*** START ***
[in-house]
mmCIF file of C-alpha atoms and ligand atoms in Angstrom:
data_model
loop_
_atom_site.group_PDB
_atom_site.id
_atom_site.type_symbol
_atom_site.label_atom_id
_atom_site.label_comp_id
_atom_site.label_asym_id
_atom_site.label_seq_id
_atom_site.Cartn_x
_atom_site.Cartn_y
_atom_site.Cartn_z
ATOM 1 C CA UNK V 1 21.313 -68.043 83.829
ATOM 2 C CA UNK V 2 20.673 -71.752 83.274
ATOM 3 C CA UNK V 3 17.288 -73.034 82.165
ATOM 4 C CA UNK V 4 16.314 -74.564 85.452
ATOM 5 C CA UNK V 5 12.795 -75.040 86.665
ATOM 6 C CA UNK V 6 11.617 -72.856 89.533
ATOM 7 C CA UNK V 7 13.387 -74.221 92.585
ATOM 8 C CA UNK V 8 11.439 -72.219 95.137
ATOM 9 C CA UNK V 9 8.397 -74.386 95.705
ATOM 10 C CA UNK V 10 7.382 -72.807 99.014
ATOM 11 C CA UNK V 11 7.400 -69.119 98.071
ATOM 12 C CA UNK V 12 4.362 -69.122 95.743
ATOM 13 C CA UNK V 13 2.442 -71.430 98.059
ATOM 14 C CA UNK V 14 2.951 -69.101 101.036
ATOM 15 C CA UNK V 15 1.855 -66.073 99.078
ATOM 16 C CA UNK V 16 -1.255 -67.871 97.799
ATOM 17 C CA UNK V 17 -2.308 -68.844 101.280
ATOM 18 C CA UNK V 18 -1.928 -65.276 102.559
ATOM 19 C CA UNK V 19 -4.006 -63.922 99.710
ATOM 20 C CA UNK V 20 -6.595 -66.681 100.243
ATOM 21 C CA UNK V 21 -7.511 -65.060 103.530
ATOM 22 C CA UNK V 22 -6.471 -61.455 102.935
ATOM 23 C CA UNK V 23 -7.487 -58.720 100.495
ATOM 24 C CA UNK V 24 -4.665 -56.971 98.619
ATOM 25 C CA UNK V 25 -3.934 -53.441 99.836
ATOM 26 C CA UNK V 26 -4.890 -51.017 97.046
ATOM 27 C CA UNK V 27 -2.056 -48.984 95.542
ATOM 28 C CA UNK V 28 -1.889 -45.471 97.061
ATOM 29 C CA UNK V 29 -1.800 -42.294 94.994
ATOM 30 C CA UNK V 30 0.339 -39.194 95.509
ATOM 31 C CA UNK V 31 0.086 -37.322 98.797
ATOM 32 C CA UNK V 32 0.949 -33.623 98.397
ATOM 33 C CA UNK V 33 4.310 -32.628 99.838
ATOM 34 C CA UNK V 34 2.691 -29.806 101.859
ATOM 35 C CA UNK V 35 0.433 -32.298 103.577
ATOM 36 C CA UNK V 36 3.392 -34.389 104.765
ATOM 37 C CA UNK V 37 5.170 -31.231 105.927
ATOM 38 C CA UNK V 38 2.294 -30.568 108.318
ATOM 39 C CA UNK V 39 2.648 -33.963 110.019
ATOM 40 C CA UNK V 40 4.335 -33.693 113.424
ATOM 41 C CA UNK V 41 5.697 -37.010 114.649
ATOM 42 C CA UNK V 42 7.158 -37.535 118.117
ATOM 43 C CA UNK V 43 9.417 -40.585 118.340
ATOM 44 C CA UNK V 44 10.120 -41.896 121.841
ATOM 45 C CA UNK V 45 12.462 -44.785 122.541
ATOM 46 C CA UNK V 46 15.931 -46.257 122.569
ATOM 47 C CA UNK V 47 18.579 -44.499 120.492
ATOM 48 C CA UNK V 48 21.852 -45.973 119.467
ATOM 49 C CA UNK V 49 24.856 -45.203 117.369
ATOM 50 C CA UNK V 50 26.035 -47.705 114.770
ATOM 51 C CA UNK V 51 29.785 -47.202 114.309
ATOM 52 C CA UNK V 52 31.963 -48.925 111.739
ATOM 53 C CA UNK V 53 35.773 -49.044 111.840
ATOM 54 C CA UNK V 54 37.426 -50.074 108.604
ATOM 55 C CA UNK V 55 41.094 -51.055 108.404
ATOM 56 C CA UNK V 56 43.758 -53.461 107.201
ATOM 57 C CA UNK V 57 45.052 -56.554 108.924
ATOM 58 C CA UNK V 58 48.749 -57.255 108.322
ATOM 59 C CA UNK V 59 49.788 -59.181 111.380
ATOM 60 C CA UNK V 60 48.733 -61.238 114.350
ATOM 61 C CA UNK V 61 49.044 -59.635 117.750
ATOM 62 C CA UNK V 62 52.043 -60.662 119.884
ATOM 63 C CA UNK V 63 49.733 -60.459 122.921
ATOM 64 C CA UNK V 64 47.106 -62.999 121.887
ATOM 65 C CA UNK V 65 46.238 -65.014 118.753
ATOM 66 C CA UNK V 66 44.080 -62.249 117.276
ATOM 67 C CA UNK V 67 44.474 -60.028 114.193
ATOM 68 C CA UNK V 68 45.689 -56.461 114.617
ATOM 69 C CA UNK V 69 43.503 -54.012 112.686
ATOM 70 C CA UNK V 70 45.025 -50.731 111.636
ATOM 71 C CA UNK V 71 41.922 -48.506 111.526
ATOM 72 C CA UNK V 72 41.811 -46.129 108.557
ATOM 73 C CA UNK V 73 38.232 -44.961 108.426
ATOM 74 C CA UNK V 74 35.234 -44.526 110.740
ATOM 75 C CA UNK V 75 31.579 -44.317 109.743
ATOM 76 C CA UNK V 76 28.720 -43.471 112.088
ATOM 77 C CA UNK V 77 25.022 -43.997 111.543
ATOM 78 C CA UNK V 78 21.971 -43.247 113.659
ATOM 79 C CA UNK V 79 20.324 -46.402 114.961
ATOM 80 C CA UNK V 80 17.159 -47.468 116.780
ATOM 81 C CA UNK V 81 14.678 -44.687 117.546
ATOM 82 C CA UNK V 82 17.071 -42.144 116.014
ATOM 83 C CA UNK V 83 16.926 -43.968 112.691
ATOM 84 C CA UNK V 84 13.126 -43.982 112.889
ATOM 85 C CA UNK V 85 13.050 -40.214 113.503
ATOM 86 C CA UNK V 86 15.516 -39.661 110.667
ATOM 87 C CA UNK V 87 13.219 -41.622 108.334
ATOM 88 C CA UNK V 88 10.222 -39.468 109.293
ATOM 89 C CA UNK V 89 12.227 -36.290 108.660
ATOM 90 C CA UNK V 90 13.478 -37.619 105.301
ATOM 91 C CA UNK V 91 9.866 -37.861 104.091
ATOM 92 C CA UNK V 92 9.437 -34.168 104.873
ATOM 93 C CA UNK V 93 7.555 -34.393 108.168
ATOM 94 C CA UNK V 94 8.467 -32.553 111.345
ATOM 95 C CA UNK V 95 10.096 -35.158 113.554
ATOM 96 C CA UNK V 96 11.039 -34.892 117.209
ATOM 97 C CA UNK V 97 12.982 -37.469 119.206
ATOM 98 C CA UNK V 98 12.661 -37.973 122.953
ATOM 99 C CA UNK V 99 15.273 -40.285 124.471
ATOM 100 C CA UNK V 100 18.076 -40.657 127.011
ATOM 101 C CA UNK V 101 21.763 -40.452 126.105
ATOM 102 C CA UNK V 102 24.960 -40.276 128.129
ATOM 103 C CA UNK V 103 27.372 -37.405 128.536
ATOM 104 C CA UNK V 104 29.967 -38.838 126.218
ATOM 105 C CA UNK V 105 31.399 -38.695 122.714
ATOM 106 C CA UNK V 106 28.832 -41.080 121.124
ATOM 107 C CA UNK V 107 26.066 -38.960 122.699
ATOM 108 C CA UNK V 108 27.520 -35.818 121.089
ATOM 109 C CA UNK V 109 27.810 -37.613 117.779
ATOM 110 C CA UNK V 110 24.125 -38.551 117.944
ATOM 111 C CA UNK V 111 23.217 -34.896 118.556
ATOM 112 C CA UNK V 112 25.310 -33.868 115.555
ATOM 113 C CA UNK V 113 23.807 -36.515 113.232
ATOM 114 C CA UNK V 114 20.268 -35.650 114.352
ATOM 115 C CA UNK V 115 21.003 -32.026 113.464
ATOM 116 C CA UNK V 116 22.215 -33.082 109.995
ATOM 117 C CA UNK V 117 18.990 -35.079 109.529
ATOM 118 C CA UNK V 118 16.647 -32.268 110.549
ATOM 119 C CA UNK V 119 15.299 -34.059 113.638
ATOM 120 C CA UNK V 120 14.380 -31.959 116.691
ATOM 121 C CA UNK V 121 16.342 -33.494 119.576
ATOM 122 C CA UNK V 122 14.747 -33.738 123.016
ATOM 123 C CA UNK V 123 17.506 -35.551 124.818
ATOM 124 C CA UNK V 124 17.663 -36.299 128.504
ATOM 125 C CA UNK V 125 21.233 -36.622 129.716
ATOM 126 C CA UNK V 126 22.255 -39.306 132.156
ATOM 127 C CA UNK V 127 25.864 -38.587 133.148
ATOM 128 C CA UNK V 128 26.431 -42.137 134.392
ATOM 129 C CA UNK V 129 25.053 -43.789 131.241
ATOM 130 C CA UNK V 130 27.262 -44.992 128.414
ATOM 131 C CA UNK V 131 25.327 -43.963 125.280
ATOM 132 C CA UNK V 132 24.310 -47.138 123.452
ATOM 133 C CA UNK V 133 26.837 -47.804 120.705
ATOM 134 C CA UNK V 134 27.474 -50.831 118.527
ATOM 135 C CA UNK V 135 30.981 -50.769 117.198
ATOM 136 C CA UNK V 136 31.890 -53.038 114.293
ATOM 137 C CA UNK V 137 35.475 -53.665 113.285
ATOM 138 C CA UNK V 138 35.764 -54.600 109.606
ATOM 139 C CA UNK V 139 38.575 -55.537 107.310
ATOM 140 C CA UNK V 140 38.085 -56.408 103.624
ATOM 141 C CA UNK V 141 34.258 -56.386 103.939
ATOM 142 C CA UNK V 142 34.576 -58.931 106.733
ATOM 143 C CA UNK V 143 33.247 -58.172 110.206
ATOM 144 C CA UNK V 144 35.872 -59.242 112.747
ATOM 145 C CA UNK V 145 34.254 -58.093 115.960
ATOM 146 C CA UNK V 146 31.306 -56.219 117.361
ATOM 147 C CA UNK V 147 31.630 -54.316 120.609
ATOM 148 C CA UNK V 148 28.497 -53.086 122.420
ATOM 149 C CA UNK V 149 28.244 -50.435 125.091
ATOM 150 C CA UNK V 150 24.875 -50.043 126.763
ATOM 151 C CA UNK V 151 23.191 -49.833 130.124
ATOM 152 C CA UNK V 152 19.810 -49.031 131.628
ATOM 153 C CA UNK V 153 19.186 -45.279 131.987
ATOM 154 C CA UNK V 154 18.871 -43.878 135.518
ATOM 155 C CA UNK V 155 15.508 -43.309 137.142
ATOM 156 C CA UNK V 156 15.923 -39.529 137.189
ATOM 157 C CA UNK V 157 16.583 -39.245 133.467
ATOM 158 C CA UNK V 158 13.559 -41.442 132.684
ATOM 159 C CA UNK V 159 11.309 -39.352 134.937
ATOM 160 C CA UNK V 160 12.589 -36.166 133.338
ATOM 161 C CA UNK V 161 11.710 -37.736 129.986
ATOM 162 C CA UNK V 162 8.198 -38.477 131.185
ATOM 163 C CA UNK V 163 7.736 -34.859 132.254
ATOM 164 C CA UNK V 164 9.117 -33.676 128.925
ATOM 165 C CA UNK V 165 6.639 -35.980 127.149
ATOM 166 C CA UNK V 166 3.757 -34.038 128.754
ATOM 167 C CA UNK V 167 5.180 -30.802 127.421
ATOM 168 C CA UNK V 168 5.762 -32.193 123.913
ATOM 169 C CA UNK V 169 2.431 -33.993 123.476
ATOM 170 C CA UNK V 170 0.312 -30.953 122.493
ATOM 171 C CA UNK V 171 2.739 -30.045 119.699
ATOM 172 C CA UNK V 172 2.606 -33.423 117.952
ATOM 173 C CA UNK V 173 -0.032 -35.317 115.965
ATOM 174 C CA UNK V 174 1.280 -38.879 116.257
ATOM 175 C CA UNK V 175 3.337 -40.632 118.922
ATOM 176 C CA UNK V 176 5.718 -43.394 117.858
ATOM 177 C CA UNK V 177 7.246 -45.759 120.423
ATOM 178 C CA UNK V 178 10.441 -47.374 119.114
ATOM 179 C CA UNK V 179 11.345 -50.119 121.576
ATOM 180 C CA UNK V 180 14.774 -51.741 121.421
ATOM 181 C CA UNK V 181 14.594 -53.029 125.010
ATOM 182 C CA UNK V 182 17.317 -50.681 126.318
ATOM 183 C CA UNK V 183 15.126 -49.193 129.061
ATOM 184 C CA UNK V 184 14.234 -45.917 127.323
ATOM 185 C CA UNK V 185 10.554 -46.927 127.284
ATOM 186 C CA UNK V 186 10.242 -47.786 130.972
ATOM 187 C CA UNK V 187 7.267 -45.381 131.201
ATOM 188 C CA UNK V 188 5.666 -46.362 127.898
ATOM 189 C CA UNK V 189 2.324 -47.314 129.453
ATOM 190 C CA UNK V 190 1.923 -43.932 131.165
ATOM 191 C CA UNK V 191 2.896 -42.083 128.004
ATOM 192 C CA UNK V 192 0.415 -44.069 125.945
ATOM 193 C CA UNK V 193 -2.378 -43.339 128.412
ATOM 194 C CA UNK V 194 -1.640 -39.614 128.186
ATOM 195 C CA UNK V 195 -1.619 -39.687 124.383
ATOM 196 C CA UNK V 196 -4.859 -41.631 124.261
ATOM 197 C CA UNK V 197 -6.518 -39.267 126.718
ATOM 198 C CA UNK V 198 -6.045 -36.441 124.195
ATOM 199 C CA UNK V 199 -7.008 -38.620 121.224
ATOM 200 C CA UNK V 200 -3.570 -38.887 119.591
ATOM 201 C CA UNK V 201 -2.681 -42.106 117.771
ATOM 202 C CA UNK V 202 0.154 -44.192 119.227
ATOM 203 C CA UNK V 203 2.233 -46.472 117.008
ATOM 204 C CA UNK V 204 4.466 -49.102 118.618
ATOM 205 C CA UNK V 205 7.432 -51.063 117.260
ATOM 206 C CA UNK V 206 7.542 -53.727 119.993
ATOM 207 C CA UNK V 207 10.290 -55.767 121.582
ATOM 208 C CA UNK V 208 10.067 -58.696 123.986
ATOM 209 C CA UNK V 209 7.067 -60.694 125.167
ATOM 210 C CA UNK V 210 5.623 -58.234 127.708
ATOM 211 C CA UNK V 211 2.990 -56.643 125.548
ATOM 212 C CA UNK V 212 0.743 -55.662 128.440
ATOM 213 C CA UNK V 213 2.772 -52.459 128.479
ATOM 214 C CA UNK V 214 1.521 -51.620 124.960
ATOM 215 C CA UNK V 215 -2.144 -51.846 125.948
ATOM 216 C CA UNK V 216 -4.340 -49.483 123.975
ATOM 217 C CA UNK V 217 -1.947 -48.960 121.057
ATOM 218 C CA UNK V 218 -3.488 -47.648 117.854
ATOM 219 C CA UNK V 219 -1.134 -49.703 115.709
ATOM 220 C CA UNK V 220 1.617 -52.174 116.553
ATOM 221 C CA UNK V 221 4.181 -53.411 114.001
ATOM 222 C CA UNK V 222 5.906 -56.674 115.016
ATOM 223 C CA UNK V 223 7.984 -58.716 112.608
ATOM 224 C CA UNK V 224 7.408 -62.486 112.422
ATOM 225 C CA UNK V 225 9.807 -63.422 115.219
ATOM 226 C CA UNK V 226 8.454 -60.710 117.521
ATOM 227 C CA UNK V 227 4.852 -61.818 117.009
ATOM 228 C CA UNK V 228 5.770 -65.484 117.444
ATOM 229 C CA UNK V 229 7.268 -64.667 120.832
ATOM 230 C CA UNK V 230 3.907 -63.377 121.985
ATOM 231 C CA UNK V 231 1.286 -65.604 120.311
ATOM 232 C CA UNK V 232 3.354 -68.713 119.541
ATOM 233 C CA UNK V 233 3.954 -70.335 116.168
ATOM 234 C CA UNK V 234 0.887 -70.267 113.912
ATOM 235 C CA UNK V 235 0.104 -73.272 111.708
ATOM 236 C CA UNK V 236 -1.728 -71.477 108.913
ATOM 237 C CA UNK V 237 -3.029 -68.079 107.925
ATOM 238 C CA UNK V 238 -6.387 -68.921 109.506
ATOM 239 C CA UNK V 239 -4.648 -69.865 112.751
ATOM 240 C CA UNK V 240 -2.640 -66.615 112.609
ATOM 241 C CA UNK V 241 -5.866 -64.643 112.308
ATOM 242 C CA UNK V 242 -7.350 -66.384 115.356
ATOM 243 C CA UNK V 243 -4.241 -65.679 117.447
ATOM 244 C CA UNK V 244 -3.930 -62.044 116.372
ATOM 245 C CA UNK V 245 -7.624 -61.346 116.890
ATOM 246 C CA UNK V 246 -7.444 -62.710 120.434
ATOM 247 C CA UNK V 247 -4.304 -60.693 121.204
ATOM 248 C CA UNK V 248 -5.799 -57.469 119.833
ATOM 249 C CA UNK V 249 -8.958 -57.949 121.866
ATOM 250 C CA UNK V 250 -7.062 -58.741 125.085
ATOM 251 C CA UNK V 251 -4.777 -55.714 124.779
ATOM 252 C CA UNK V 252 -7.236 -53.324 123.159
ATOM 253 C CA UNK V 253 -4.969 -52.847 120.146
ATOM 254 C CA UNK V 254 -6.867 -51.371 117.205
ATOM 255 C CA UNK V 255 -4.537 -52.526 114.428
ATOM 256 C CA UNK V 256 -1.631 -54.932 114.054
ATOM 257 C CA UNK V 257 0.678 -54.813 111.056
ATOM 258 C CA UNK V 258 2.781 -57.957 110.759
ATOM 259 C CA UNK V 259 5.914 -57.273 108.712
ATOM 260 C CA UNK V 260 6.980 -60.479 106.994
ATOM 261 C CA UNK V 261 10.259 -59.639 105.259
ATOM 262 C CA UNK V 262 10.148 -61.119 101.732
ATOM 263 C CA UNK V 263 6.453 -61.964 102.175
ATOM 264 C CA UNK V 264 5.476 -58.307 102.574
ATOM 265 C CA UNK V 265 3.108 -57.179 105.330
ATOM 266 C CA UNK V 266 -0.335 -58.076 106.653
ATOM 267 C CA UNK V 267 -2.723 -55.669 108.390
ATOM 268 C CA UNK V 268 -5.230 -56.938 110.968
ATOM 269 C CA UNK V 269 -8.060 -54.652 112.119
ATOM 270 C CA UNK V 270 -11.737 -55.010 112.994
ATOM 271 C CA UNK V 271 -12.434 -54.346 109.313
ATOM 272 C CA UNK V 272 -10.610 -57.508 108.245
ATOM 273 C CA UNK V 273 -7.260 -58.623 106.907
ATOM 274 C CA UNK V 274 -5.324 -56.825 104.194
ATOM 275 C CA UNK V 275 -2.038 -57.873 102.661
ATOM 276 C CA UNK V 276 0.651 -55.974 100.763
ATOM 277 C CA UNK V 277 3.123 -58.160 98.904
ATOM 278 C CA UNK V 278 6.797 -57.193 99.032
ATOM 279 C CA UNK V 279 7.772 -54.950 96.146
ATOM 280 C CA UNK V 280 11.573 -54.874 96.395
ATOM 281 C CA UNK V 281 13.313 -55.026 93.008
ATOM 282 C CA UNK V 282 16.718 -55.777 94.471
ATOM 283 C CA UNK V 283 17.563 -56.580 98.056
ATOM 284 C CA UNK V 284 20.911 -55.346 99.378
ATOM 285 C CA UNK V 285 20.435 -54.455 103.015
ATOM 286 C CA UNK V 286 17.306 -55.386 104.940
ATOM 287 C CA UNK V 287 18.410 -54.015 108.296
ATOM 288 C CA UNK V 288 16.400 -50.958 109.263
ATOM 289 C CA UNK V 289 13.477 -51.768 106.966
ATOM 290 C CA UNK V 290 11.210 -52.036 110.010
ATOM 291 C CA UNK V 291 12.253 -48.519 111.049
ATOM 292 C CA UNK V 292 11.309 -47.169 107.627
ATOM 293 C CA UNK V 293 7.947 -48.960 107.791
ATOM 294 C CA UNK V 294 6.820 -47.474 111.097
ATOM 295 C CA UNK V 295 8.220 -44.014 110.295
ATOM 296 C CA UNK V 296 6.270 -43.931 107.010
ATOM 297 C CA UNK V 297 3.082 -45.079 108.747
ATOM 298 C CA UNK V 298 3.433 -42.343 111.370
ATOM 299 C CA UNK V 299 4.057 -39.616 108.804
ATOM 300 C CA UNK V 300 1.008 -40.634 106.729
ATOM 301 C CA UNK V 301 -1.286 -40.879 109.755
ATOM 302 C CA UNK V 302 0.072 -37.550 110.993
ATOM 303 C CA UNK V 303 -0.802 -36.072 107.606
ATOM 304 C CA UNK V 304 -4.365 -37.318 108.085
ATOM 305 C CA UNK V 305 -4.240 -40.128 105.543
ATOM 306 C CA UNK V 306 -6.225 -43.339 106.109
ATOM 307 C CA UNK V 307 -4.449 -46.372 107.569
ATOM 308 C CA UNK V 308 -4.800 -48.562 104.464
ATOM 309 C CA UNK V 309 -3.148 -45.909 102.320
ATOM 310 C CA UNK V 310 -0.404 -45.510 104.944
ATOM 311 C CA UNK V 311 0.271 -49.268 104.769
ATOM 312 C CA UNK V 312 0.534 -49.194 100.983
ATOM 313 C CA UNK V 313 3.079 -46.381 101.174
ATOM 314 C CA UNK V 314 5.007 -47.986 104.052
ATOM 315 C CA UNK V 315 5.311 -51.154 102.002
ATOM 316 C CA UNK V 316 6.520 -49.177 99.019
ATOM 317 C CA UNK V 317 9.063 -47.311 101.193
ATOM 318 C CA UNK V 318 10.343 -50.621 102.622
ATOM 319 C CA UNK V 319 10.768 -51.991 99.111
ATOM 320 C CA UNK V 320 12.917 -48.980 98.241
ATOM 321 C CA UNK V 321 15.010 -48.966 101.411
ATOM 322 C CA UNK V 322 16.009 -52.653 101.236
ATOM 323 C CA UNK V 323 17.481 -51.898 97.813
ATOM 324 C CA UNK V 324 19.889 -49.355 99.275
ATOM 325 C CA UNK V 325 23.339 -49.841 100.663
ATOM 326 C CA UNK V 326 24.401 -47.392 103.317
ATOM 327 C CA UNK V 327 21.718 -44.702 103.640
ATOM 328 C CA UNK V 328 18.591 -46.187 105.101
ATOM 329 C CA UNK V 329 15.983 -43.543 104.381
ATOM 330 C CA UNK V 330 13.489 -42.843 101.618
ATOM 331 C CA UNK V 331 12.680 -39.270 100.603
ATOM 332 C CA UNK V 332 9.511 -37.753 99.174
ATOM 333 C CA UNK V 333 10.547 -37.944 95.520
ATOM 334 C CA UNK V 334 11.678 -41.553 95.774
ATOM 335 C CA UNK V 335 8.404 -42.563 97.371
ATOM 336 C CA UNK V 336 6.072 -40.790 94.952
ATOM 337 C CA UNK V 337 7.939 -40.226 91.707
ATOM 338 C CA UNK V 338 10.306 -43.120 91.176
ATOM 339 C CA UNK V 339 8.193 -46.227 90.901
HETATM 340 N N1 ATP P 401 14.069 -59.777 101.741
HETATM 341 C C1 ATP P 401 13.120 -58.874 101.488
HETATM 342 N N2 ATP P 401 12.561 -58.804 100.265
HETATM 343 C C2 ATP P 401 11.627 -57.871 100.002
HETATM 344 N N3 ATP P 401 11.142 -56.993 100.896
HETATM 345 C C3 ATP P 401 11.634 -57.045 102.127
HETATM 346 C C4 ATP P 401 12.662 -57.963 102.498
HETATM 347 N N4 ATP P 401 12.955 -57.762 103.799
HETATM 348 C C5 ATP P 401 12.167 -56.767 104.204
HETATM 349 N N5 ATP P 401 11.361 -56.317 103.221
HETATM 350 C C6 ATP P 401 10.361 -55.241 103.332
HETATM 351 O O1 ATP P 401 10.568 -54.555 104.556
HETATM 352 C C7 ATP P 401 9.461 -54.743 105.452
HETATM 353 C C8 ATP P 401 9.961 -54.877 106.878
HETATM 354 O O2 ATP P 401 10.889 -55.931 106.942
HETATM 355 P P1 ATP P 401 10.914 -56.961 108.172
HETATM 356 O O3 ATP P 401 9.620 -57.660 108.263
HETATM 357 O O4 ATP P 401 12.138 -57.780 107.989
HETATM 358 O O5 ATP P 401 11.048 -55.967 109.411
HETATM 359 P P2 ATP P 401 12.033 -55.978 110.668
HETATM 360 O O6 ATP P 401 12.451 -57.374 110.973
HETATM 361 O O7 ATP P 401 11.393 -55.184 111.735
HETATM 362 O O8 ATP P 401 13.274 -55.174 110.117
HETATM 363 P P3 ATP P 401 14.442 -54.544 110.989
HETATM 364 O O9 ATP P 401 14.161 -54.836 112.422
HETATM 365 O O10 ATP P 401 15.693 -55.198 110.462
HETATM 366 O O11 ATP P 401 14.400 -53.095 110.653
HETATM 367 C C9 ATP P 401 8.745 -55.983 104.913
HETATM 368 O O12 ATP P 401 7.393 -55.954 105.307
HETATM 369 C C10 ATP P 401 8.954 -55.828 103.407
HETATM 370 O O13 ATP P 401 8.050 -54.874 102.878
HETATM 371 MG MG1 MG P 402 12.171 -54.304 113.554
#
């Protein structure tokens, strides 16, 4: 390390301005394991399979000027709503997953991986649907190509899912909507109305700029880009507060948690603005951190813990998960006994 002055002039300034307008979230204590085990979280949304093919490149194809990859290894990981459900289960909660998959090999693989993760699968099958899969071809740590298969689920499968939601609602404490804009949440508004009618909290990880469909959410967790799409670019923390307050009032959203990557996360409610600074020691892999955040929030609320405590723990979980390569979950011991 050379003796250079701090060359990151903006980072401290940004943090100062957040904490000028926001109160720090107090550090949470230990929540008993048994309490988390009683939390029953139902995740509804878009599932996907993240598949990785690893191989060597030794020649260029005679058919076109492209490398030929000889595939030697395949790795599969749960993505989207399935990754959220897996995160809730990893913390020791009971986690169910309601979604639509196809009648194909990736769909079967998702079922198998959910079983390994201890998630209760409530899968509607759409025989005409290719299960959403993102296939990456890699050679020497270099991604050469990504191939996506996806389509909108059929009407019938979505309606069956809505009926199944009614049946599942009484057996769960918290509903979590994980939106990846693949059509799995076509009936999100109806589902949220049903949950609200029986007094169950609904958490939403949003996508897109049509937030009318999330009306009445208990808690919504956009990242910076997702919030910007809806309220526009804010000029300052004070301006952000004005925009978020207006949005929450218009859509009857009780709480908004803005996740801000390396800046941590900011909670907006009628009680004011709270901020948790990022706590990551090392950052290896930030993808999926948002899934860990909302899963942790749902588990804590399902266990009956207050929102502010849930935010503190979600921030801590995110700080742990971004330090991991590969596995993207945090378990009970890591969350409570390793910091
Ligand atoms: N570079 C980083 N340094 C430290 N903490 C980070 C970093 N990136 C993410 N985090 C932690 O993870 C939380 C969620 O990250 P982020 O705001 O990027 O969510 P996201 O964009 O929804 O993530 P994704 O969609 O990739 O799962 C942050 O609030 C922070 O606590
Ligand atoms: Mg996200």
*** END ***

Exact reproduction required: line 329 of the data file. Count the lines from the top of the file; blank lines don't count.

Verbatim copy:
ATOM 315 C CA UNK V 315 5.311 -51.154 102.002